The 2016 Kindle is Complete Crap as an Accessible eReader
Following my Kindle review yesterday, several readers asked me what I thought of the Bluetooth option and the Voiceview accessibility feature.
I couldn’t test that feature because I didn’t own a Bluetooth speaker (or any other BT accessories for that matter), so today I went out and bought a couple speakers to I could offer a first-hand report.
Since the 2016 Kindle does not support the $20 Kindle audio adapter USB dongle, the only way to enable Voiceview on this ereader is to pair with a BT speaker.
And that’s a shame, because every part of Voiceview over Bluetooth is a fiasco. It is difficult to set up, doesn’t work for its intended purpose, and when you turn off the BT speaker the Kindle proceeds to nag you to reconnect it.
There’s no part of this which doesn’t scream that Amazon should go back to the drawing board and try again.
To start with, I had to go find the user manual and search for instructions on how to pair a BT speaker. The process was not straightforward nor as simple as with the Paperwhite (where you could enable Voiceview by plugging in a USB dongle). It took me two tries on my first attempt to pair a speaker with the 2016 Kindle, but offering a blood sacrifice at dawn after the full moon while painted blue and reciting Hamlet in the original Klingon helped me make the connection.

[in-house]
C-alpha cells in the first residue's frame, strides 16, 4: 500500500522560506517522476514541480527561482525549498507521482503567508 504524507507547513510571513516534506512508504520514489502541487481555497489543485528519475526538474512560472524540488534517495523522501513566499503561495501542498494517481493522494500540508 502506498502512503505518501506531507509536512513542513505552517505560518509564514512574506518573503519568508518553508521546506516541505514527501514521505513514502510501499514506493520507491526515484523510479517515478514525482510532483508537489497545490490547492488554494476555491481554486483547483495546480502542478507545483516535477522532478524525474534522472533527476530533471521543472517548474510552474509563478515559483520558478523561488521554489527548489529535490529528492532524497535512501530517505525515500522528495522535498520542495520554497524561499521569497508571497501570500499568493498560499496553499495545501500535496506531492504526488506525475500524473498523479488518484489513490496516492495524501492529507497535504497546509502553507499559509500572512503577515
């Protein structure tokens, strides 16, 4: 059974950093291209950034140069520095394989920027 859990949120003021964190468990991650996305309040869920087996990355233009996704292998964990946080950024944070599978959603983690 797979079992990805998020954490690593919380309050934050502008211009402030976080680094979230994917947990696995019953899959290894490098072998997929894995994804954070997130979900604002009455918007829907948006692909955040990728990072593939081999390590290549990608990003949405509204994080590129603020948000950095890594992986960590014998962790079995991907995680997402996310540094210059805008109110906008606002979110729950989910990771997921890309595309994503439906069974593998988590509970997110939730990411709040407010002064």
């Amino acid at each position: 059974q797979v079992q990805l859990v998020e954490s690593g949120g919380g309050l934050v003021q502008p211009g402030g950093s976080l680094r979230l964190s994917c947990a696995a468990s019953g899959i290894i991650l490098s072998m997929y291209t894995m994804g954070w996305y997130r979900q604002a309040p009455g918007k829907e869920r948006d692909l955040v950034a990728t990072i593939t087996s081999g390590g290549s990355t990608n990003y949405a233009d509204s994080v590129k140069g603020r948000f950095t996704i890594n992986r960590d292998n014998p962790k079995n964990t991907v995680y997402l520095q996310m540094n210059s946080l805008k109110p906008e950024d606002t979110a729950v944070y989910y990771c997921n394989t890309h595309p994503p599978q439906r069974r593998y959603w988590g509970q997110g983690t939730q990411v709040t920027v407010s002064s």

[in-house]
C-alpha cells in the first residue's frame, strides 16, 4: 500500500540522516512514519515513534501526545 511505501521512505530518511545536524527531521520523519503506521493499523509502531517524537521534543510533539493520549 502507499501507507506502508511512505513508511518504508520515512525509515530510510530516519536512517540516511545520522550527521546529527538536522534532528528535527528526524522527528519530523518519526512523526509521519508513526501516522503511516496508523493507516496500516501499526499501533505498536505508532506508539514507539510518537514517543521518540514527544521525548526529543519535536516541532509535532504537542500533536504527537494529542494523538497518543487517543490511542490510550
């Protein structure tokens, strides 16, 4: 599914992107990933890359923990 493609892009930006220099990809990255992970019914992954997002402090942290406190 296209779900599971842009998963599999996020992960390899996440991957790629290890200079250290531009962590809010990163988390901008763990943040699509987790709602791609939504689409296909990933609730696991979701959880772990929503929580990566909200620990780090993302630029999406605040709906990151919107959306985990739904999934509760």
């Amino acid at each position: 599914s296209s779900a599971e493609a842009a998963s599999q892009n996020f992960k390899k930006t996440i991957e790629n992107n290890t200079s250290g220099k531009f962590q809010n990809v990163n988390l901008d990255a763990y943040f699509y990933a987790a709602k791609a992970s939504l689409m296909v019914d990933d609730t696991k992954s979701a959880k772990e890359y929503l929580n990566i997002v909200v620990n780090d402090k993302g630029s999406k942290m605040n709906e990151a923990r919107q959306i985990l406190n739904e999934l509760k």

And once I paired the speaker and the 2016 Kindle, I found that Voiceview was simply unusable over Bluetooth.
I tested my 2016 Kindle loaner review unit first with a $40 Insignia BT speaker from Best Buy and later a $13 Vivitar BT speaker from Walmart.
Both speakers demonstrated the same problems. Every time the audio paused, whether at the end of a sentence or after a comma, the following word was invariably clipped. This made it difficult to impossible to follow the text.
Here’s an audio clip demonstrating the problem, and for the sake of completeness I have also embedded a screen shot of the text being read below.
I don’t know why or how this happened, but I can tell you that the audio problems in the clip happened not just once but multiple times with each speaker. (Curiously enough, Teleread posted an audio clip which did not exhibit the clipping flaw.)
Is the problem unique to these speakers, or just to cheap BT speakers? I don’t know, but I wouldn’t call a $40 speaker cheap. There was only one other BT speaker immediately available to me, and that cost $50.
I have little experience with Bluetooth, but I did find while troubleshooting this issue that some BT speakers don’t support the newer and faster BT standards. That might be the problem here, but frankly if a $40 speaker is not good enough to get the promised performance than it is simply not achievable.
Having been frustrated by Amazon’s failures, I disabled the BT speakers and tried to read the ebook sans audio. That’s when I discovered that Amazon simply would not let this go.
The Kindle kept nagging me to reconnect the speaker. Eventually I enabled airplane mode just to get it to shut up.
This is a mess from beginning to end.
Nothing worked the way it should, and this didn’t even come close to meeting Amazon’s usual standard for ease of use.
It’s a huge strike against the 2016 Kindle, but hopefully this is something Amazon can fix in a software update.